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Commentary on a short passage on The Outsider (IB exam 2010)

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Commentary on a short passage on The Outsider (IB exam 2010) Written by: Albert Camus Jennifer Through a short glimpse of Albert Camus's The Outsider, numerous key points are revealed. In the beginning of the passage, it is evident that the narrative is done in a first-person point of view-later named Mr. Meursault. Therefore, the narrative is due to be biased, but the readers can confirm that the portrayed is Meursault's honest take of things, not a third-party's point of view. The sentence structure of the opening is very short and choppy, which is understandable, amidst the unexpected death of his mother. However, Meursalut is quite indifferent to his mother's death, confirming that "[her] death doesn't mean anything." It may be due to his inability to think clearly after the shocking news as he later states that "It's almost as if mother were still alive." However, the readers start to question the relationship between the son and the mother. ...read more.


The bright-eyed warden gave Meursault a warm encounter, holding his hand for a long time to show his support and condolences. Despite the good intentions of the warden, Meursault feels that every comment is targeted towards him in a condemning and reproaching manner. This is probably due to his guilt that derived from his inconsideration towards his mother in the past. He acknowledges that he had not taken well care of his mother, that when the warden comments that there is no need to make justifications under his circumstances, Meursault wants to and does believe that "[it] was true." His following digression describing his mother who only "[spends] all her time just watching me in silence," conveys the amount of neglect he must have had towards her. He continues to interpret his mother's crying in his own way, believing that she had merely had difficulties getting used to the new environment. Very soon, the reader realize that Meursault is a very selfish person, having no dedication towards his mother who has raised him! ...read more.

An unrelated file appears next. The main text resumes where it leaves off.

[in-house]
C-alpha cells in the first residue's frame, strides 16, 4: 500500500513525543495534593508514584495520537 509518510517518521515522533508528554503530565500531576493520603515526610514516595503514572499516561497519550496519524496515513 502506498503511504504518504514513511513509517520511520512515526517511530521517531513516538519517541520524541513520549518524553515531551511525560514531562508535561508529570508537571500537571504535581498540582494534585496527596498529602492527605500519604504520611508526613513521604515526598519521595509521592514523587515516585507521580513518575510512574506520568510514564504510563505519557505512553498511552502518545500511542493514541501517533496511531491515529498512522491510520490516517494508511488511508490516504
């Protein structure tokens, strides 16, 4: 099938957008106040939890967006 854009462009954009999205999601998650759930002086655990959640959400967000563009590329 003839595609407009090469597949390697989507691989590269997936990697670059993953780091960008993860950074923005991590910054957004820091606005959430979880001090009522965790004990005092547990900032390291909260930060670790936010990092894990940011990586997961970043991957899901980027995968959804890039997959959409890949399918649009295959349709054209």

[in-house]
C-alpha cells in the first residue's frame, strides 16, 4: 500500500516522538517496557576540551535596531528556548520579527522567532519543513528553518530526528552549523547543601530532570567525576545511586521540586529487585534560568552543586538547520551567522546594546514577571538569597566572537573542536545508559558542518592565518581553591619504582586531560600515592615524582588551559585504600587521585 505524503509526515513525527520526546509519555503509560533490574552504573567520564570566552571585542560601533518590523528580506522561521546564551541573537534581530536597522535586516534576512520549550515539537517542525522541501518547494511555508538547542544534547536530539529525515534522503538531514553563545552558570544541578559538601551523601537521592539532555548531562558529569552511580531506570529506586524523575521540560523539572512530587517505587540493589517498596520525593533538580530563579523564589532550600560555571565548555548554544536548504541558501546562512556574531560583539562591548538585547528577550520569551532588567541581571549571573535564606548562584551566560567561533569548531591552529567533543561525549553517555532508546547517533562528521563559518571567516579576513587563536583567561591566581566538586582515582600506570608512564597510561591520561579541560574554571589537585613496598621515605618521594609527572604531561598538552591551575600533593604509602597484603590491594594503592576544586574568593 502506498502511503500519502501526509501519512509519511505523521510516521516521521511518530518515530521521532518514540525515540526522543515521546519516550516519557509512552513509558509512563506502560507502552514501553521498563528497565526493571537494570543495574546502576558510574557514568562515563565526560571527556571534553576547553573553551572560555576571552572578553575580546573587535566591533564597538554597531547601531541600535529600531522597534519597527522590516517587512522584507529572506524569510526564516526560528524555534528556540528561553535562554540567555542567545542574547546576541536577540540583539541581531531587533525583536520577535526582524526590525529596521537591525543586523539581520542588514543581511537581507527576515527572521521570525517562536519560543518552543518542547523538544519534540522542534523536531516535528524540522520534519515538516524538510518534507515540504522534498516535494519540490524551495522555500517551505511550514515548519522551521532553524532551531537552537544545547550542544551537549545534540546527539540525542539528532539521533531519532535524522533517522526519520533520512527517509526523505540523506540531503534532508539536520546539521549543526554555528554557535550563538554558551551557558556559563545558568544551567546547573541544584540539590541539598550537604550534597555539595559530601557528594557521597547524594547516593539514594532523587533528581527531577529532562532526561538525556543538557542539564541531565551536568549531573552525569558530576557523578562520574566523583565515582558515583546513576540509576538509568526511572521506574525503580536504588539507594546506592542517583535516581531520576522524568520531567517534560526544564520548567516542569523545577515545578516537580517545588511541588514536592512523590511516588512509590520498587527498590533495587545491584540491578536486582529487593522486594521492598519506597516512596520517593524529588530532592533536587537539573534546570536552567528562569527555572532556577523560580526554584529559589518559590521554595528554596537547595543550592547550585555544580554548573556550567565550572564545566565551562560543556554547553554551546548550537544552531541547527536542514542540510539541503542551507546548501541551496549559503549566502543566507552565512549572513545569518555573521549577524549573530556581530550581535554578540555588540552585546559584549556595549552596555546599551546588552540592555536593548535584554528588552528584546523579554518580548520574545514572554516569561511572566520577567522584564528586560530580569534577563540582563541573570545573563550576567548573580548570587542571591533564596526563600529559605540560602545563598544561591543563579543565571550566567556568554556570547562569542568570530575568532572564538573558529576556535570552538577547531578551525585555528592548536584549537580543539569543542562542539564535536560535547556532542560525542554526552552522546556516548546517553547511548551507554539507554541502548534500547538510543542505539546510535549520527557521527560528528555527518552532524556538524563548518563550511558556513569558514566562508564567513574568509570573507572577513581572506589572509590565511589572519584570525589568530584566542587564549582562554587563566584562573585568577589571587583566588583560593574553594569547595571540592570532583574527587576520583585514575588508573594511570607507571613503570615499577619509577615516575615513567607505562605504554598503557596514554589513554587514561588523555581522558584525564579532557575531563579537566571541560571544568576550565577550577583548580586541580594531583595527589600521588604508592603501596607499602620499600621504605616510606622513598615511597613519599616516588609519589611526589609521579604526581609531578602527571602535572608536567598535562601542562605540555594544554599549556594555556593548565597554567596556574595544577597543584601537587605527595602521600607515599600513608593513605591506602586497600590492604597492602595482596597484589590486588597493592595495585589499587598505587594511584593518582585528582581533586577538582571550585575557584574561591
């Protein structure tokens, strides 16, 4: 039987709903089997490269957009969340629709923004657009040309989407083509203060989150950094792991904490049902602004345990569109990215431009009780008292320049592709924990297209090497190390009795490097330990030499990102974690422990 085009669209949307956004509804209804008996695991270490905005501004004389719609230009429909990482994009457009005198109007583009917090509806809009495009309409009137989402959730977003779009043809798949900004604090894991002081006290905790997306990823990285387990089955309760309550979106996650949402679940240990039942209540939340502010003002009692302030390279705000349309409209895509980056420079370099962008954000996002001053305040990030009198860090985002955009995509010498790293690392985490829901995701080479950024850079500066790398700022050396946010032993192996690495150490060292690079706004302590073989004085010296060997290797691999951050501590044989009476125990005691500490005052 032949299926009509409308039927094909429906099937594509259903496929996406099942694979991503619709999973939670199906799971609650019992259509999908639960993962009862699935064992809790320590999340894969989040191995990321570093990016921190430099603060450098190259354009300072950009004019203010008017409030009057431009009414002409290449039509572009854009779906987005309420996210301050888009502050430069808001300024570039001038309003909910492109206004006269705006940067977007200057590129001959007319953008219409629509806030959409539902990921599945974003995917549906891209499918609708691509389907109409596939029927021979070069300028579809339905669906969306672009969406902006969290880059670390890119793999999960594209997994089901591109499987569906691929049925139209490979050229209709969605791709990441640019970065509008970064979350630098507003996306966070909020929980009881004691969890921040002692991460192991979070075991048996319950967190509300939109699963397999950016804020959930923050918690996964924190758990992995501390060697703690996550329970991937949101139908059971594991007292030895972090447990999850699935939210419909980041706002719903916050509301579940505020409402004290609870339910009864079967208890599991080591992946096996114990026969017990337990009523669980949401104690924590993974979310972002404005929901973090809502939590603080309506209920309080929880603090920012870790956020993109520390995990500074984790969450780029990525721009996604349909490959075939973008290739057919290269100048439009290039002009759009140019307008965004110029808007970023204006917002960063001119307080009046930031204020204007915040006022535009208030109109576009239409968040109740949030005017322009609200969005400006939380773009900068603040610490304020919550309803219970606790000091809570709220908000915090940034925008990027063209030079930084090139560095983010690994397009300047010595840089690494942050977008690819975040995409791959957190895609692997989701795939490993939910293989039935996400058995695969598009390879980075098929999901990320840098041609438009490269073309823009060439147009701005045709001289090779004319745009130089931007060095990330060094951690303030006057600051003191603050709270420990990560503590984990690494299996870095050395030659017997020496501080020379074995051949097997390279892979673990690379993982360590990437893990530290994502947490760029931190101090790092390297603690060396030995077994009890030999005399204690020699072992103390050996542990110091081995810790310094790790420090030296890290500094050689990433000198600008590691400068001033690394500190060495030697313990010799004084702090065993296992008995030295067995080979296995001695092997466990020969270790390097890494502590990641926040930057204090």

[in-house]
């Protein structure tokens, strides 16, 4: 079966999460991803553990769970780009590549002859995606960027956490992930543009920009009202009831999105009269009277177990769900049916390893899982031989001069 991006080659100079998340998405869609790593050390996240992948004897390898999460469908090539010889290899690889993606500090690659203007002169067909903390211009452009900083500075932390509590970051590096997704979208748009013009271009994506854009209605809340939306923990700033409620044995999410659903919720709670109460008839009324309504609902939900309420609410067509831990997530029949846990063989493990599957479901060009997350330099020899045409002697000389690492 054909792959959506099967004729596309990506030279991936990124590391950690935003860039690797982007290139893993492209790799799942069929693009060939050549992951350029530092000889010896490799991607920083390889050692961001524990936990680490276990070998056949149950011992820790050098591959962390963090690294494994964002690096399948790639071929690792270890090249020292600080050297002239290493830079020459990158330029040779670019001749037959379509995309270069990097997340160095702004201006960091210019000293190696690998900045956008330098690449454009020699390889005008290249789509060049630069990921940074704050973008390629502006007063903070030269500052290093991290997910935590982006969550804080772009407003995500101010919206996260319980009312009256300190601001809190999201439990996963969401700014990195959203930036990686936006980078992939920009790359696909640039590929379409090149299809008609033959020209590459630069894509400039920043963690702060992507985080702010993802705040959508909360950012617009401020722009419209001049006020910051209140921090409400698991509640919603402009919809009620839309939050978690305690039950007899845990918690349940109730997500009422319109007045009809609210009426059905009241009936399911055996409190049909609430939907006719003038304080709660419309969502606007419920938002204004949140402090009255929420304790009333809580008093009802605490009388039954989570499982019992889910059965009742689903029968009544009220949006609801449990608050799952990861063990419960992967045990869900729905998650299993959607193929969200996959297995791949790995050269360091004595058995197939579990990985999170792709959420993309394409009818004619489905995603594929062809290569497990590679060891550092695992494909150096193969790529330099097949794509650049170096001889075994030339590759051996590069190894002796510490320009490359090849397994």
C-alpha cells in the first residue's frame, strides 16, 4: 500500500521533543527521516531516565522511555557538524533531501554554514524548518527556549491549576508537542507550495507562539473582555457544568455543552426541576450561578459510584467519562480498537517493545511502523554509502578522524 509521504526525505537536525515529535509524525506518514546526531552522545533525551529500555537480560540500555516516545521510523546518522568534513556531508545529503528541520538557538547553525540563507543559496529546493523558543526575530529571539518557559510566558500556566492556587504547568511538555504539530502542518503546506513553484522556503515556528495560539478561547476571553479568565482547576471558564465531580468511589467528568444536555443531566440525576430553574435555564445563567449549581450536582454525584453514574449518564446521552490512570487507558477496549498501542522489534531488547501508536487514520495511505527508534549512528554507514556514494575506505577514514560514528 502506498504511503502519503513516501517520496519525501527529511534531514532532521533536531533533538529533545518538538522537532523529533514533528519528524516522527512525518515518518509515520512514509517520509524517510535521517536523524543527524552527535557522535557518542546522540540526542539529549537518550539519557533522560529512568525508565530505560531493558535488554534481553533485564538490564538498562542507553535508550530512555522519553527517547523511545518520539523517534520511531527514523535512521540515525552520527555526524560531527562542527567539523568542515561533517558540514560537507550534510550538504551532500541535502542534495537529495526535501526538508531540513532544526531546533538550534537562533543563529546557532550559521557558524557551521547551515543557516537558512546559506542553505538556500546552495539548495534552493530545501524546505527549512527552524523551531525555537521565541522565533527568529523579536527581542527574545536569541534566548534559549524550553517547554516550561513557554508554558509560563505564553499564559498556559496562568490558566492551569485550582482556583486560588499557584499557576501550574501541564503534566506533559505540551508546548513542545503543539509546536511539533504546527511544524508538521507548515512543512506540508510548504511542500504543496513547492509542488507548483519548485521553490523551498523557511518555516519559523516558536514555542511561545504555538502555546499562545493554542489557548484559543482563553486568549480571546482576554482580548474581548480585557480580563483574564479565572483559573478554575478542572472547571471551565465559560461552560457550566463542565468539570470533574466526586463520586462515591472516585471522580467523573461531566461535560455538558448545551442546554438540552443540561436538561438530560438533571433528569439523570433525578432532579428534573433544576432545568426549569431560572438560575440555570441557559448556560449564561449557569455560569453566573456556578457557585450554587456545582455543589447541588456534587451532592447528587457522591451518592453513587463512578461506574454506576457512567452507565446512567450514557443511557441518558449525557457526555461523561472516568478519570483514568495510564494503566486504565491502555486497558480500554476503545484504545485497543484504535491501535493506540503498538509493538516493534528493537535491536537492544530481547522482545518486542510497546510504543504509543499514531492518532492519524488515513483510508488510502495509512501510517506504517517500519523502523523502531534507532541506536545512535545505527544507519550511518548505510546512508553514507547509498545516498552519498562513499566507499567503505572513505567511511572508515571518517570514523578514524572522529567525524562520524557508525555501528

Meursault did not care about his mother's pains, but It may also imply that his mother didn't consider him as "her friends." Even at the end of the passage, Meursault doesn't seem to regret over his foolishness. It almost seems as if he is mocking his mother who "had never given a thought to religion in her life" wanting a religious funeral. The readers feel pity for Meursault for two different reasons: he has lost his mother, but more importantly, it is very sad that he still has not realized his terrible attitude towards his mother; Meursault has not developed a maturity level where he grasps this concept. Through this gloomy passage, Albert Camus successfully conveys to the readers of the importance of treating parents well, touching on other morals of selfishness and maturity. The importance of family over work is evidently stressed, accentuating on the theme that people should know what their values are. On the other hand, readers start to question what the role of emotion plays in individuals, and is left to reflect on the theme of remaining humane. ?? ?? ?? ?? ...read more.

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